Tagged High School IDs Improve Student Flow, Enforce Rules

By Mary Catherine O'Connor

A Chicago-area institution implemented an RFID-based system allowing only authorized pupils to leave the campus during lunch, or to enter the student lounge.

image_pdfimage_print

A Chicago-area high school has begun issuing RFID-enabled identity cards. According to staff members, this has provided the school with an efficient tool for controlling and improving the flow of students who are allowed to leave campus during their lunch breaks.

The school’s director of technology—who spoke to RFID Journal under a request for anonymity because administrators at that school seek to avoid publicity—says that when the facility’s more than 3,000 students began classes this past fall, each was issued an RFID-enabled identity card. This year’s card looks much like those issued in prior years—it includes a particular student’s photograph and identification number, as well as a bar code with that ID number encoded to it. Embedded inside each card, however, is a passive, EPC Gen 2-compliant ultrahigh-frequency (UHF) RFID inlay.

The high school’s initial goal in adding RFID to the cards, the IT director explains, was to automate and improve the efficiency of a process for identifying which students are permitted to leave campus during lunch breaks. Only juniors and seniors may leave during lunch, which spans from 11 am to 1:15 pm.

In previous years, students would line up and hand their cards to a security guard, who would confirm that each pupil was a junior or senior, then compare each card’s photo with the child presenting it. The purpose of this check was to ensure that no freshmen or sophomores left campus during lunchtime.

Now, as each student approaches the guard posted at the exit, a nearby RFID antenna picks up the unique number encoded to that child’s ID’s tag. (Students must carry the ID with them while in school.) The number encoded to the tag is unique, and is different than the student ID number printed in the card’s bar code, but is associated with this ID number in a back-end database.

The software, made by RFID solution provider EPCSolutions, controls the RFID interrogators and presents the student’s ID number and photo on a computer monitor at the guard station. The background color displayed on the monitor indicates whether a particular student is eligible to leave campus. (Green indicates that pupil may leave, while red means he or she may not.) Before allowing a student to depart, the guard compares the image on the screen with the presenting student and notes the background color.

Thus far, the benefits of using the RFID system have been twofold, says John Cook, sales manager at Premier Electronics, a systems integrator and designer based in Crystal Lake, Ill., that collaborated with EPCSolutions to deploy the technology. First, Cook says, students can now exit the building more quickly. And second, the number of unauthorized students who leave the building—which the school estimates to have been up to 30 per day in previous years—is now down to zero.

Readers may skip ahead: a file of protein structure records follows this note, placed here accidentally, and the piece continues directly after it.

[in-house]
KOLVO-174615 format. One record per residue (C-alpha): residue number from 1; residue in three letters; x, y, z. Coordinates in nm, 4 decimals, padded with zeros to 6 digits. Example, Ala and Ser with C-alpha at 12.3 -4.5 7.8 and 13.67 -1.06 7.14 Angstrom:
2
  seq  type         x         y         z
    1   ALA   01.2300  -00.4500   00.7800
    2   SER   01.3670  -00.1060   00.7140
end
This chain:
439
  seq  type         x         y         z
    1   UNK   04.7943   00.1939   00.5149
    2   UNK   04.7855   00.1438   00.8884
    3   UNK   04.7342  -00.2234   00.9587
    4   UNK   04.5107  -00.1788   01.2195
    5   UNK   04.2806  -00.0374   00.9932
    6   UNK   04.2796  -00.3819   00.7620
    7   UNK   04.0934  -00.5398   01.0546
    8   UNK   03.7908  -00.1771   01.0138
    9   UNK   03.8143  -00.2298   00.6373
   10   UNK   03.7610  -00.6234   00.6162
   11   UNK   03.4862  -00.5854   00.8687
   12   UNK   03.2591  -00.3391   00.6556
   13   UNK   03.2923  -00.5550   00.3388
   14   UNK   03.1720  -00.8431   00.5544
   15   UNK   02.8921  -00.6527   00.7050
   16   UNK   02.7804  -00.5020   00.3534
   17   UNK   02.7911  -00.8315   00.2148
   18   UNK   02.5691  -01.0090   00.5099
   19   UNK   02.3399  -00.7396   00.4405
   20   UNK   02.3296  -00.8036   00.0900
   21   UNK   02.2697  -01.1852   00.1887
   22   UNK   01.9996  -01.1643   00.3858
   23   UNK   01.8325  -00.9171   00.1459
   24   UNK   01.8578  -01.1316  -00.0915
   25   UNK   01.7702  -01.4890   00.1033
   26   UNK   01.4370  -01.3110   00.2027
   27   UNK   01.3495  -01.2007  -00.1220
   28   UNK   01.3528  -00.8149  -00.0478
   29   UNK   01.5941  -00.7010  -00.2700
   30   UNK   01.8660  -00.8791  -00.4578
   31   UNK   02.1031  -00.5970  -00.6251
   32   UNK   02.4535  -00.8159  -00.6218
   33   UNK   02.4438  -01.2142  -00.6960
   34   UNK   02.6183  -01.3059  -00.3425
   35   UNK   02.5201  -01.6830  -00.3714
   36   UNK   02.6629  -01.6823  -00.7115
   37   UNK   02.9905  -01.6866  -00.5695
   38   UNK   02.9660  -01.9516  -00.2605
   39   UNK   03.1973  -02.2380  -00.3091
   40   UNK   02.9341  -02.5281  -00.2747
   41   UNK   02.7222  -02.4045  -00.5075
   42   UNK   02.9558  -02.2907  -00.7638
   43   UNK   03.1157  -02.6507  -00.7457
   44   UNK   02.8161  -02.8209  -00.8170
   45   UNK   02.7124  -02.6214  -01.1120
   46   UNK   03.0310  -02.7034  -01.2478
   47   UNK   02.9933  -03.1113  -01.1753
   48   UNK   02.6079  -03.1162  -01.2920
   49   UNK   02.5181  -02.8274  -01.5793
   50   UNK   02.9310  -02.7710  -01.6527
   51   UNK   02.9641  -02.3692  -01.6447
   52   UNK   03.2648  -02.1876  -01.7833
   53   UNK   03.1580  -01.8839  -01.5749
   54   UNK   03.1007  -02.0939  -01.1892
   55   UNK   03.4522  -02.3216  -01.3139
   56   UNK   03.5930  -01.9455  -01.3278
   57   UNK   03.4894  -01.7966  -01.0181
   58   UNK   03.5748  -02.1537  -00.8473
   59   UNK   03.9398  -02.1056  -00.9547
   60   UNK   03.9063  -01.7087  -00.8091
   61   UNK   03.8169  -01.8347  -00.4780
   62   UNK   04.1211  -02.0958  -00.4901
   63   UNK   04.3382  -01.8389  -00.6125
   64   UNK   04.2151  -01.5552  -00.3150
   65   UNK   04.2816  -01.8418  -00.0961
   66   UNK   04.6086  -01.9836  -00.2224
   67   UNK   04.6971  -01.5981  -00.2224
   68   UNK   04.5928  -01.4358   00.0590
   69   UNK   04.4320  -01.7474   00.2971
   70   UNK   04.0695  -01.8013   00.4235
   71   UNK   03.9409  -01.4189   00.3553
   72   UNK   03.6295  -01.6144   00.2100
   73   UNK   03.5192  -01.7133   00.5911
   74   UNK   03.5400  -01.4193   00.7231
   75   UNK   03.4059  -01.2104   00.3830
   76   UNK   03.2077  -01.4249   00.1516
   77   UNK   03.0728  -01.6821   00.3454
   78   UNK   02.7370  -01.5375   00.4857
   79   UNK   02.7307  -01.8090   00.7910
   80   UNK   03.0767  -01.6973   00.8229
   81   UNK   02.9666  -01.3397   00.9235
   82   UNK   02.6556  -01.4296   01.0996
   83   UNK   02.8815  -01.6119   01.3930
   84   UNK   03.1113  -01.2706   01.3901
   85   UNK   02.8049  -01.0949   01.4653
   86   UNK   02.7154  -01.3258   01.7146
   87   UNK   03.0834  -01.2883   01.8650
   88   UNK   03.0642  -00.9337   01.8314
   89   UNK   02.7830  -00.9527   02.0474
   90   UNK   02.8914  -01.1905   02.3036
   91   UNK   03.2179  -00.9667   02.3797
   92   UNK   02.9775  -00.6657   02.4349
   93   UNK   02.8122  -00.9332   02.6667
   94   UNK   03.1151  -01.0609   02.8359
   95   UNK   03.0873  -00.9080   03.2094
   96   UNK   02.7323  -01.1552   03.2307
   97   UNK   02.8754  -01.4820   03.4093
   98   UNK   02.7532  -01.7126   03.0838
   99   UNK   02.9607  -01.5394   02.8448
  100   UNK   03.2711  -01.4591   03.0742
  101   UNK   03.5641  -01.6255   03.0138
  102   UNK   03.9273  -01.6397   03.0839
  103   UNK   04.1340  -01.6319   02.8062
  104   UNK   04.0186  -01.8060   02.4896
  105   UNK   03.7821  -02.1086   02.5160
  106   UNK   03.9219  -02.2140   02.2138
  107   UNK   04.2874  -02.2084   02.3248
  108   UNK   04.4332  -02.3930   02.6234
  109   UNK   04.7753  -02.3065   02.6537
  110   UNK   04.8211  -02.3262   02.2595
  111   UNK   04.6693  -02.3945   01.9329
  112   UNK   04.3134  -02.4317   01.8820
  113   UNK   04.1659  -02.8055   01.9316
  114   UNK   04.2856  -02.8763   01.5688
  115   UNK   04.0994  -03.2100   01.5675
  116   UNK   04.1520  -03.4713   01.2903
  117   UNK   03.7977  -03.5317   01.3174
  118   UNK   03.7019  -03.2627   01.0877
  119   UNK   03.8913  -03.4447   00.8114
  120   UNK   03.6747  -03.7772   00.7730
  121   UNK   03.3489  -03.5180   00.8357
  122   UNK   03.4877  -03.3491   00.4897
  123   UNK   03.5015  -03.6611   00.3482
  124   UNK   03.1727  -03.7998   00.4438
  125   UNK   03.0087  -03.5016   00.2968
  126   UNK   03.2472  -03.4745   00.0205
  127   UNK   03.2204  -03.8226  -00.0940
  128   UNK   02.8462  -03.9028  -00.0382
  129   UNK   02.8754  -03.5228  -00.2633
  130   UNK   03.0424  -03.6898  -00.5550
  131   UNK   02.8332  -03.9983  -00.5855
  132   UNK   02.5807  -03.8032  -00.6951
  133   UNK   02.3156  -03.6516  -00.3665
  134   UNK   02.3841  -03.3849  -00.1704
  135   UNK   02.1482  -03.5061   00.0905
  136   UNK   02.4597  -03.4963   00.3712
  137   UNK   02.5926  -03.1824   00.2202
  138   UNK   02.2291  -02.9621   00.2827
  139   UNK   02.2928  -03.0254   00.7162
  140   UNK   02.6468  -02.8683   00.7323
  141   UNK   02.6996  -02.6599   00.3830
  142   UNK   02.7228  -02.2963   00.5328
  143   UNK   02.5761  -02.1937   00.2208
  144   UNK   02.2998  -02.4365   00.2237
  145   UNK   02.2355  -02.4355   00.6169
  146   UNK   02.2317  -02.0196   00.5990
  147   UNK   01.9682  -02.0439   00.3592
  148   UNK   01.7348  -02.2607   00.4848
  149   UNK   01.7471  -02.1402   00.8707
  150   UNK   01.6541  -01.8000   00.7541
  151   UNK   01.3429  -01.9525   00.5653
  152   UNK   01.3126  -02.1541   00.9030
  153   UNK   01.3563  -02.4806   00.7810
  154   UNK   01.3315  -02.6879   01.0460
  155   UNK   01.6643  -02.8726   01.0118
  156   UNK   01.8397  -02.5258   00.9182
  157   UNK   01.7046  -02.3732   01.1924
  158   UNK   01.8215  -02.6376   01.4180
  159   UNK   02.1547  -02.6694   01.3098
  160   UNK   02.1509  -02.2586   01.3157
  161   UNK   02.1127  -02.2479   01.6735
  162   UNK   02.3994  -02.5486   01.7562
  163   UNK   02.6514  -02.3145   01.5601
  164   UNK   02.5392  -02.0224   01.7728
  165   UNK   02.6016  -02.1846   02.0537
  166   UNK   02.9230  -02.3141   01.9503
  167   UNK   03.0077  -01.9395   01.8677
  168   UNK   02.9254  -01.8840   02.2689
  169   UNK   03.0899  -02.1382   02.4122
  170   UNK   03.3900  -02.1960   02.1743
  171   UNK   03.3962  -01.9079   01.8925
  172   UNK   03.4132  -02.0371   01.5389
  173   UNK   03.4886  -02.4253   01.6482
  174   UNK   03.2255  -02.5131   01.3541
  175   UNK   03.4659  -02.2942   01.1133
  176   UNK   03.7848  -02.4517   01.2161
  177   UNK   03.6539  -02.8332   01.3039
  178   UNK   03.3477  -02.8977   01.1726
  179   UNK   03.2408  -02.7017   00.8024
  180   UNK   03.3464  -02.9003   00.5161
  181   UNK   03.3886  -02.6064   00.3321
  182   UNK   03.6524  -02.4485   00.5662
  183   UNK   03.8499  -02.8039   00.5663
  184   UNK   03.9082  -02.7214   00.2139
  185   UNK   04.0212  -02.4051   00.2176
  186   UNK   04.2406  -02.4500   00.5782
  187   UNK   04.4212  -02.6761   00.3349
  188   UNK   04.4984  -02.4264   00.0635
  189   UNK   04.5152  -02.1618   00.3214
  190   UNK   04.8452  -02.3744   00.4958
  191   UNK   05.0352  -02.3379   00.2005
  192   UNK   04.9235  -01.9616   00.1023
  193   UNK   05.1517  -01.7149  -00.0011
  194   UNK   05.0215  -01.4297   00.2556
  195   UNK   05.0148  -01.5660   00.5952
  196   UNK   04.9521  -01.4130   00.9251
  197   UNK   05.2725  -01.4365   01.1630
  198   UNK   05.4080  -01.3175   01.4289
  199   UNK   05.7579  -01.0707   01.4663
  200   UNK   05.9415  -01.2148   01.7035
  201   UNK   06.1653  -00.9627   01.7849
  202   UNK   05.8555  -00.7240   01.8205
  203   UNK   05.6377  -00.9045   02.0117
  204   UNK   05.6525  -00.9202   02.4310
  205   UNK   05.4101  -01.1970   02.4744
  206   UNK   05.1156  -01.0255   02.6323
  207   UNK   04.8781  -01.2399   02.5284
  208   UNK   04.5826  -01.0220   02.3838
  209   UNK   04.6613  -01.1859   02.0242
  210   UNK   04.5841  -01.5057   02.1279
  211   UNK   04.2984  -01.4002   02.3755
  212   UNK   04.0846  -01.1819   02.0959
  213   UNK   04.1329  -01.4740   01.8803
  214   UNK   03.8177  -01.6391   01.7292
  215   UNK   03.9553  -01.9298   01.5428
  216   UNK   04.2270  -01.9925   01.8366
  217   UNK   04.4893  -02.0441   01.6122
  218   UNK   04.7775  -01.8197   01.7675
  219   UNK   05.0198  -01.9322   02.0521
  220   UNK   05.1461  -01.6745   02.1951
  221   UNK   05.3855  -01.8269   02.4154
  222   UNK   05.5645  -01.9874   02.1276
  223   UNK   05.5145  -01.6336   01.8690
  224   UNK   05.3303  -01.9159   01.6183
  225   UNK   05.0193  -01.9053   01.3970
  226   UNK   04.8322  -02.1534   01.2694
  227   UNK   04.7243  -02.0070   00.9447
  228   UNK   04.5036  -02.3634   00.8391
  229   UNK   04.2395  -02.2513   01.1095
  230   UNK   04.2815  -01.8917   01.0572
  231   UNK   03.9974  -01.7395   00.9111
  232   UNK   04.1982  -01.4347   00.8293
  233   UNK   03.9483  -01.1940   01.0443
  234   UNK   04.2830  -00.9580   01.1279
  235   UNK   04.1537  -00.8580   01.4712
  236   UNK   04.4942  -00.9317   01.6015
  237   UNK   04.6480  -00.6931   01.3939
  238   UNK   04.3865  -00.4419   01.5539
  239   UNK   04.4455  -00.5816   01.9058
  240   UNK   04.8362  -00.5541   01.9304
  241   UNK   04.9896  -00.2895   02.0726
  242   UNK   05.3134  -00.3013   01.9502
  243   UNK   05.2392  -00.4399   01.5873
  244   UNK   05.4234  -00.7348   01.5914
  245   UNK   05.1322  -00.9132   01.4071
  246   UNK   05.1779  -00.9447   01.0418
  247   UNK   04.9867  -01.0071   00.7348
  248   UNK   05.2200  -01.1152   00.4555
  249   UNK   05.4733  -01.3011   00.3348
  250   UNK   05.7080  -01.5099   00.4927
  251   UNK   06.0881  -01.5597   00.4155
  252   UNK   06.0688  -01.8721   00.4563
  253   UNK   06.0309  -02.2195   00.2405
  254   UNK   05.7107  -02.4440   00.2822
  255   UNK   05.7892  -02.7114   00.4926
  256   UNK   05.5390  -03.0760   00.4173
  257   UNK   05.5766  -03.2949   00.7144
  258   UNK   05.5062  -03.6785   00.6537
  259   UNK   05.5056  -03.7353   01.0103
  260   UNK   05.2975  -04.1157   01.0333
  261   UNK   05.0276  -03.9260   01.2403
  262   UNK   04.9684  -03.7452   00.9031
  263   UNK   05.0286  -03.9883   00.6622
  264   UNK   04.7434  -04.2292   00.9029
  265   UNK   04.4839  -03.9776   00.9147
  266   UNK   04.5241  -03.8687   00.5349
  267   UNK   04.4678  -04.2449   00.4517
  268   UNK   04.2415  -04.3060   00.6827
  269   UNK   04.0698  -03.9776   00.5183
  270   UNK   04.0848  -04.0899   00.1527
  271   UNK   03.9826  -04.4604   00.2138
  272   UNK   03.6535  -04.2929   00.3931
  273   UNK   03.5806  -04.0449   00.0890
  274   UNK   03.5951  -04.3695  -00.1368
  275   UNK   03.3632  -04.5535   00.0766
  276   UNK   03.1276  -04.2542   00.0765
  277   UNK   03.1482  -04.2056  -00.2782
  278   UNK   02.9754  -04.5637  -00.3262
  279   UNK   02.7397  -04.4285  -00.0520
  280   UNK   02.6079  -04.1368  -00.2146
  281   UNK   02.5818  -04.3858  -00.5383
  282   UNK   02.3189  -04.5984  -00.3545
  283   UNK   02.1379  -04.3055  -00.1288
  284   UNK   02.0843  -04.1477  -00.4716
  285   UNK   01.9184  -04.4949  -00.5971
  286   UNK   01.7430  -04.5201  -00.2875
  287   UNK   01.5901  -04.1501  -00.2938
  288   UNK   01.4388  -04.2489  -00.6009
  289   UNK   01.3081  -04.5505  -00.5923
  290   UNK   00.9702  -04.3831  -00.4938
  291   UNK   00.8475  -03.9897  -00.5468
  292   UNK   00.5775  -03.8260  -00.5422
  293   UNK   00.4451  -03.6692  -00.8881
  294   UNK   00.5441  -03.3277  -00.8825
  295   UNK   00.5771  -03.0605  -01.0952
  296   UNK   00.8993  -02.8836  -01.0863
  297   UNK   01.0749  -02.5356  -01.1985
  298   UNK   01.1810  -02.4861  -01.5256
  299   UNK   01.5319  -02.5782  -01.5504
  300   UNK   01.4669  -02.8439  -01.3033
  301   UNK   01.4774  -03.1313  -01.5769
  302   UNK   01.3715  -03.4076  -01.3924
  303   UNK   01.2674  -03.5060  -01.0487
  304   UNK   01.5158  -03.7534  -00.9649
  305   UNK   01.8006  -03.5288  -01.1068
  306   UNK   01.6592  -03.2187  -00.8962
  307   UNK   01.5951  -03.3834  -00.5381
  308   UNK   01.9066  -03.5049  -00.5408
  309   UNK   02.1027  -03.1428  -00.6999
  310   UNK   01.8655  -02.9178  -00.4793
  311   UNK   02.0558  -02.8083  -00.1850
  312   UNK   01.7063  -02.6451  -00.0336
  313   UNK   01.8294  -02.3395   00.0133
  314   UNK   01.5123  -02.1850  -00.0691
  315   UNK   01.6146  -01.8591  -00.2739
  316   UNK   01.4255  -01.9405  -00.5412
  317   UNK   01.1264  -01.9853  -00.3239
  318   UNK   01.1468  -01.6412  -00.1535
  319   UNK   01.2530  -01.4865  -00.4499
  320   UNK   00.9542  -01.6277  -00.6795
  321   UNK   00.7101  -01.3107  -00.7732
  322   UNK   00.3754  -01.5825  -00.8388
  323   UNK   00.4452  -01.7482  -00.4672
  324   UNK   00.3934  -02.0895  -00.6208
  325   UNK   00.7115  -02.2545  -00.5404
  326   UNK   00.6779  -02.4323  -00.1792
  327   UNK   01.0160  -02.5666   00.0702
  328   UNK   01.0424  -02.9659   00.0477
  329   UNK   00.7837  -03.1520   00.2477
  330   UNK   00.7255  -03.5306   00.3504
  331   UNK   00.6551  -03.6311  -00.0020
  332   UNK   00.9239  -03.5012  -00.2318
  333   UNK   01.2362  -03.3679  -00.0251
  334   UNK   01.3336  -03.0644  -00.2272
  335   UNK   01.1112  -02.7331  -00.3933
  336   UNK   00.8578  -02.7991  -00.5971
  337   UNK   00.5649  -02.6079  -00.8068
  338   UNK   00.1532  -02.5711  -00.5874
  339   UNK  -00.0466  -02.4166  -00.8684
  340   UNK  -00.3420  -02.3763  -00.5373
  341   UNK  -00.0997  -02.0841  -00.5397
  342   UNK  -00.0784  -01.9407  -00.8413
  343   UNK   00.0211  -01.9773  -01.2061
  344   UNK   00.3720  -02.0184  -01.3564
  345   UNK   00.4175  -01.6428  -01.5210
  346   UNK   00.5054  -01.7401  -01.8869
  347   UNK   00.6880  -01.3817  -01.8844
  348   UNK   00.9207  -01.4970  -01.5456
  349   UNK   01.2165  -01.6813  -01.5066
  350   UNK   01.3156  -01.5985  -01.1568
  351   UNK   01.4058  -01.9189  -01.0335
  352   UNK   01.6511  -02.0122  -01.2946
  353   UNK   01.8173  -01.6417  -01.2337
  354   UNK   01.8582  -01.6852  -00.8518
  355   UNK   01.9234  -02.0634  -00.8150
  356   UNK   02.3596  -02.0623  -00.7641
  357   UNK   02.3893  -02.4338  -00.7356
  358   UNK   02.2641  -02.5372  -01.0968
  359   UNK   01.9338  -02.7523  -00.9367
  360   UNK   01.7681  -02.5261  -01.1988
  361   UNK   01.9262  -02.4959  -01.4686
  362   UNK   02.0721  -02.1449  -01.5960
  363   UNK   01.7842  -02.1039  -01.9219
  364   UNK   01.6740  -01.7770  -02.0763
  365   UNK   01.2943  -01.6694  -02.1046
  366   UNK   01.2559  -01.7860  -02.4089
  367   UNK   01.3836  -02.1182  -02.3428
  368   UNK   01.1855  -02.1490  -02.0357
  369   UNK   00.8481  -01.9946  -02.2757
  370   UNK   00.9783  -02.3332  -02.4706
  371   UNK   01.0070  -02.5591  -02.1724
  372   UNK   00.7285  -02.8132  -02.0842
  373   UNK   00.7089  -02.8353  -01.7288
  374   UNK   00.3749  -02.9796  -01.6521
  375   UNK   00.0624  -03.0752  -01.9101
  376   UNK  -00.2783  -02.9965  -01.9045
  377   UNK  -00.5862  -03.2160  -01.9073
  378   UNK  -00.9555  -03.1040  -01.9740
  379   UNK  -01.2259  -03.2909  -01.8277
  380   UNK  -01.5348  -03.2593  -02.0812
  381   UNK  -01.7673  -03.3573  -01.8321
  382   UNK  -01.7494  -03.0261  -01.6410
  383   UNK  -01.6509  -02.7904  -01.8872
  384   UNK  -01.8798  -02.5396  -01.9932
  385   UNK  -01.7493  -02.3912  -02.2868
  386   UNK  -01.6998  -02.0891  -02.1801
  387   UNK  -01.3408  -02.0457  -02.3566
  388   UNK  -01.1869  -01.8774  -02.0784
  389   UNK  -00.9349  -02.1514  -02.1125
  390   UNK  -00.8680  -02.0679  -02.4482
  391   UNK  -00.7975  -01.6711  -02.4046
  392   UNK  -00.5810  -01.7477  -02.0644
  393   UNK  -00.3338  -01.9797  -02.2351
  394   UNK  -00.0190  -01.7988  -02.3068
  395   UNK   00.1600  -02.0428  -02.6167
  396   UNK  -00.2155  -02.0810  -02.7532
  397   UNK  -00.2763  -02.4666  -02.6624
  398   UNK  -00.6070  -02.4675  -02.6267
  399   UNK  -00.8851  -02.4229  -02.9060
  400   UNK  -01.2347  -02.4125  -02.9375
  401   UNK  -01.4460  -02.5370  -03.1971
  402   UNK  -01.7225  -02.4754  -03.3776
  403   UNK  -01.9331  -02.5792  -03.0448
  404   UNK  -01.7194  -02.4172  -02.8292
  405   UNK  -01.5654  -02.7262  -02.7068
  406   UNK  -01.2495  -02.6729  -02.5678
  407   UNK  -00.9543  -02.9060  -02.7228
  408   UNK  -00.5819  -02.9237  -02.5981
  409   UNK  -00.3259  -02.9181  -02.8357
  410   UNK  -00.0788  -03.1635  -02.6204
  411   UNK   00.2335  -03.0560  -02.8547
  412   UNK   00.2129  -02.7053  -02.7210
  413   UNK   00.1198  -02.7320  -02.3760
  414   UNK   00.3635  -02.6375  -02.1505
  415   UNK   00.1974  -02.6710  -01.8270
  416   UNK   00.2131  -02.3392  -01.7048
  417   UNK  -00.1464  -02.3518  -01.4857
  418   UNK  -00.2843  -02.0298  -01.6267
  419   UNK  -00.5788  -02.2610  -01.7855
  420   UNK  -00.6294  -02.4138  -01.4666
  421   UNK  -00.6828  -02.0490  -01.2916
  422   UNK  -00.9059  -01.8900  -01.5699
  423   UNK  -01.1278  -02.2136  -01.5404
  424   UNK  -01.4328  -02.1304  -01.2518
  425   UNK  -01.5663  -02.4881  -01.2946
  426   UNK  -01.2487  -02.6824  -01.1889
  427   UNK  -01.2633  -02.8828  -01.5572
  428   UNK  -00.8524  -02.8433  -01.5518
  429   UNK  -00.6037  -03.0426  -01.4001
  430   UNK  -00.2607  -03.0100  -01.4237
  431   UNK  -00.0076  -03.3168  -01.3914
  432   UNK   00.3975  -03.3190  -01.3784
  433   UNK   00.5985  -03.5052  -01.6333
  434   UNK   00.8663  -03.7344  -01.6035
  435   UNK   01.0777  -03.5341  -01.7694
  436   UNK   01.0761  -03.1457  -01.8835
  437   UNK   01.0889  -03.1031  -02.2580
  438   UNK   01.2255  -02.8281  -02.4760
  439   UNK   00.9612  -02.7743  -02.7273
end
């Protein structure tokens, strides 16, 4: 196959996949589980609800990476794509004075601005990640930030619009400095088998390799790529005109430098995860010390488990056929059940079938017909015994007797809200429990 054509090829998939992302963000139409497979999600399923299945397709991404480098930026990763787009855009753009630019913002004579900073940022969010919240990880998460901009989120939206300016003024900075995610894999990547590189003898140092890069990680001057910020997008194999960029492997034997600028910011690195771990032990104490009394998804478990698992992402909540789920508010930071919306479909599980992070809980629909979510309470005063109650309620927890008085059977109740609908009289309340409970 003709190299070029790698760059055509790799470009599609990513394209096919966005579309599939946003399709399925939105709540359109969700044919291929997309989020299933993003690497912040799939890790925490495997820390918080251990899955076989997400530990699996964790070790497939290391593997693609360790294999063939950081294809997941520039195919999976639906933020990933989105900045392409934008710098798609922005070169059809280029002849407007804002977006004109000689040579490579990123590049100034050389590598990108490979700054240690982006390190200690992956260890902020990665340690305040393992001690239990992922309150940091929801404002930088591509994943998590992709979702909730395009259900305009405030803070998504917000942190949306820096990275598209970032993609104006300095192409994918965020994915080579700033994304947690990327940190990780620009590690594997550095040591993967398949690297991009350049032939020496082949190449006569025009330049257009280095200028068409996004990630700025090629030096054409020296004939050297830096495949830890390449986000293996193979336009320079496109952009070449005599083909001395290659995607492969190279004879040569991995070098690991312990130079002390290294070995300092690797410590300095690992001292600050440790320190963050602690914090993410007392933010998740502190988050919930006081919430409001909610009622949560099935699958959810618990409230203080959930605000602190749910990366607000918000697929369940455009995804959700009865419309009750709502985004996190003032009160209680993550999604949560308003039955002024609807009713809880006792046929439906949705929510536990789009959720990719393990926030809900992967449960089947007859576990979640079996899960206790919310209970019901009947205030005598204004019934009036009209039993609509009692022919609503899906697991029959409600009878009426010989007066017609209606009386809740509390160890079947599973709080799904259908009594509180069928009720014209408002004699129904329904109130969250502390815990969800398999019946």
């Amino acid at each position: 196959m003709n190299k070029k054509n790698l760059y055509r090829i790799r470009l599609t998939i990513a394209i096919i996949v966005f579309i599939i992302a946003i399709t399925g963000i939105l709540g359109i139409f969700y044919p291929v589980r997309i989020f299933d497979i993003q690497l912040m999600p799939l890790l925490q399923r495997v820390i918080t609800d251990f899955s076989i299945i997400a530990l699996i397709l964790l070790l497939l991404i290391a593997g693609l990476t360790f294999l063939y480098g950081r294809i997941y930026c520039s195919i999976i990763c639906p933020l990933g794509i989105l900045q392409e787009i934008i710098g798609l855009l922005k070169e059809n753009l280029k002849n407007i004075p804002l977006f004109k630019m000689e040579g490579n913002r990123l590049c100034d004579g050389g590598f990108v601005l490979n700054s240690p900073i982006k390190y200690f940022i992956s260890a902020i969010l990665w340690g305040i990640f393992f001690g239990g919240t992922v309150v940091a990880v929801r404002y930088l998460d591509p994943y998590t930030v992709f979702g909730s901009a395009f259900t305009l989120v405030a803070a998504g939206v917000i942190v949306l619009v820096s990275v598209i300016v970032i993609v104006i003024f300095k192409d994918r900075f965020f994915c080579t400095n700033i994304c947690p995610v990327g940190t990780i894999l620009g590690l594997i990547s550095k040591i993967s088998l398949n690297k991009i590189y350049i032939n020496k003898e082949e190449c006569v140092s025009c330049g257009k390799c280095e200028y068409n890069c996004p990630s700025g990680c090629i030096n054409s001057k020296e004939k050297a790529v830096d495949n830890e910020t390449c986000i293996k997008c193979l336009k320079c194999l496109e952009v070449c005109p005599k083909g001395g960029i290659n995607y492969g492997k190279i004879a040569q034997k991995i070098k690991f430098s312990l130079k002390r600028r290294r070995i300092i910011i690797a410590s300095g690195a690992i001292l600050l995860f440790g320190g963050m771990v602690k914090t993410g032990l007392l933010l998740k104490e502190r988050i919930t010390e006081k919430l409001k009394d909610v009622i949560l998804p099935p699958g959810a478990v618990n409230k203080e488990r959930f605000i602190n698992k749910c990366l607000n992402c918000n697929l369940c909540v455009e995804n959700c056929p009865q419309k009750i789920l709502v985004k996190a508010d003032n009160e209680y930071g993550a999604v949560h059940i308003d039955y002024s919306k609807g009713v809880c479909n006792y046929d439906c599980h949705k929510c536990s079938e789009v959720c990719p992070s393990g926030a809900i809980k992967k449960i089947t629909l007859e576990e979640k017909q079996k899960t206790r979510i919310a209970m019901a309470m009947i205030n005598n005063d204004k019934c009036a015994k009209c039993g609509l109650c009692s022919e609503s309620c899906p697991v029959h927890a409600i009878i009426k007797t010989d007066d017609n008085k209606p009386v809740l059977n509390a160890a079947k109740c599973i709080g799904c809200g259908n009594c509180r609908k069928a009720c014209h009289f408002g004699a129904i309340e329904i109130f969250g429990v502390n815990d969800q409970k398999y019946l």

According to the school’s IT director, the high school has decided against deploying a possible extension to the system—adding a software layer to the access control system that would utilize biometric software to compare the card ID photo with the student presenting the ID, by comparing a facial scan of that child with the ID photo. This feature is no longer being considered because the state of Illinois recently passed legislation prohibiting the use of biometric-based technology in applications involving minors, unless the party deploying the technology receives permission from each minor’s parent. “It would have been an administrative nightmare [to secure those permissions],” the IT director states.

Still, the school has already begun expanding the current RFID access control system to include new applications. Some students are required to attend a special tutoring class in the morning. On any given day, if one of them fails to attend that session (electronic attendance is taken by the teacher) but attempts to leave campus during lunch that same day, the software triggers a red background to appear on the security guard’s monitor. The software will also flash a red background if a student is under a disciplinary action that has not yet been completed.

In addition, says the school’s director of technology, a reader station has been installed at the entrance to the school’s student lounge. If a student of any grade attempts to enter the lounge instead of attending a scheduled class, a red background appears with the child’s photo on a monitor’s computer, and that pupil is turned away.

These RFID-based applications are proving very effective in discouraging students from attempting to leave campus or enter the student lounge without authorization, the IT director says. In the future, the school may use the RFID-enabled ID cards to verify students are authorized to attend sporting events, or to check books out of the library.

The school conducted informal testing of the RFID hardware and software system before rolling it out this fall, but made no prior announcements to students, parents or teachers about its planned use of the technology. According to the school’s IT director, after detecting the inlays inside their IDs early in the year, some pupils raised privacy concerns regarding the school’s RFID use. However, the IT director notes, the school has encountered no push-back from students or parents following the school newspaper’s publication of an article describing the RFID technology and explaining how the school was using it.